This morning when I glanced at the grocery store ads, I saw that my local store had 30 pound bags of Hatch green chiles (yes, in New Mexico, hot peppers are spelled the Spanish way, chile rather than chili) for $14.88 including roasting. Naturally, I reorganized my day's priorities to include getting my year's supply of Hatch chiles. Five minutes to buy them, about an hour or an hour and a half waiting to have them roasted in the grocery store parking lot and then some time at home packing them into freezer bags.
It actually only takes a few minutes to roast them in the rotating steel grated barrel over a line of propane flames, but there were half-a-dozen people in front of me , and some had two or three bags. But time spent in line waiting for the chile roaster is never time wasted. Quite often the person in front of me or behind me is Hispano, with roots here that go back to before the U.S. acquired New Mexico in 1850 (more or less--the Gadsden Purchase was in 1853), or even back to the earliest Spanish settlement of the area, before 1600. And that's assuming none of their ancestors were Indians who had settled here a long, long time ago. New Mexico has a lot of prehistory. So while waiting in Hatch chile-scented air, I've learned that while some people take their chiles home and peel the charred skin off before canning or freezing, some don't. I belong to the latter group. The first year, I tried to peel them and while some of the skin would slip off nicely, some of it . . . wouldn't. It took a long time. The next I stopped worrying about it. Some skin comes off as you handle them, and what remains adds to the flavor, in my opinion.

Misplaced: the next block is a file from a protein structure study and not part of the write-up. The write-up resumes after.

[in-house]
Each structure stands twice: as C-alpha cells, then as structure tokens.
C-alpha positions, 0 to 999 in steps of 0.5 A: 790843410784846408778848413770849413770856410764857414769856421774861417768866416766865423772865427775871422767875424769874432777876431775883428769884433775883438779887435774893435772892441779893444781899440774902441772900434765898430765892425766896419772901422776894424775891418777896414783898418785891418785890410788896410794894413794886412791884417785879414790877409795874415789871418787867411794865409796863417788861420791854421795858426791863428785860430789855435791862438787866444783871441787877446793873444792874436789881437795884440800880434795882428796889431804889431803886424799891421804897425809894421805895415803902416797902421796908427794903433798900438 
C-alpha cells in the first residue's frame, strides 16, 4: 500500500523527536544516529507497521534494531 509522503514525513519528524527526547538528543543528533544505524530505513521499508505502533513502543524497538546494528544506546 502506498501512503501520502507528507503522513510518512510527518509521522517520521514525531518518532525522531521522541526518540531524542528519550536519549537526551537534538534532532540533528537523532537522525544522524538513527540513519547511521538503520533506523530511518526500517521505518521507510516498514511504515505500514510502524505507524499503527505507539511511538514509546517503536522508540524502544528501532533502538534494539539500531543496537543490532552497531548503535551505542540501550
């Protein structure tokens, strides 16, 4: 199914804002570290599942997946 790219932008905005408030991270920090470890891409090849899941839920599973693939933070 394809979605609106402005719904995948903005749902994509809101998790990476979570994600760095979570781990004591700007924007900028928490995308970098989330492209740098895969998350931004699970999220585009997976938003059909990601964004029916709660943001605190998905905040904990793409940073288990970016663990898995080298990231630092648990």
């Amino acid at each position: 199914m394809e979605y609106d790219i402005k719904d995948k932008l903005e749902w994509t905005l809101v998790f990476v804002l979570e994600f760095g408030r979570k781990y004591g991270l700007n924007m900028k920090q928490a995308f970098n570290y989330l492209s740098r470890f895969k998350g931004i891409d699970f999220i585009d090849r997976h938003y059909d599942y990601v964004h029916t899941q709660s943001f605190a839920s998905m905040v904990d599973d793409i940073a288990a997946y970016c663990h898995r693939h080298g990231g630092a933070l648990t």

Sometimes we've talked about bizcochitos, the state cookie. Say what you will about the benefits of a low-fat diet, bizcochitos need lard. Not to use lard in them would be like trying to make pastrami out of tofu. Anise is often considered vital, too, and brandy (or brandy flavoring). Mine use both (I found the recipe in a recipe file at an estate sale; its late owner appeared to be a very good cook).
Once I talked to someone about making tamales for Christmas Eve. That was a little discouraging. I'd found bags of pre-mixed masa dough at a supermarket and gleefully made a filling from a reasonably authentic recipe. When I mentioned the supermarket masa dough, she closed her eyes and turned pale. She made her dough from scratch. Embarrassing.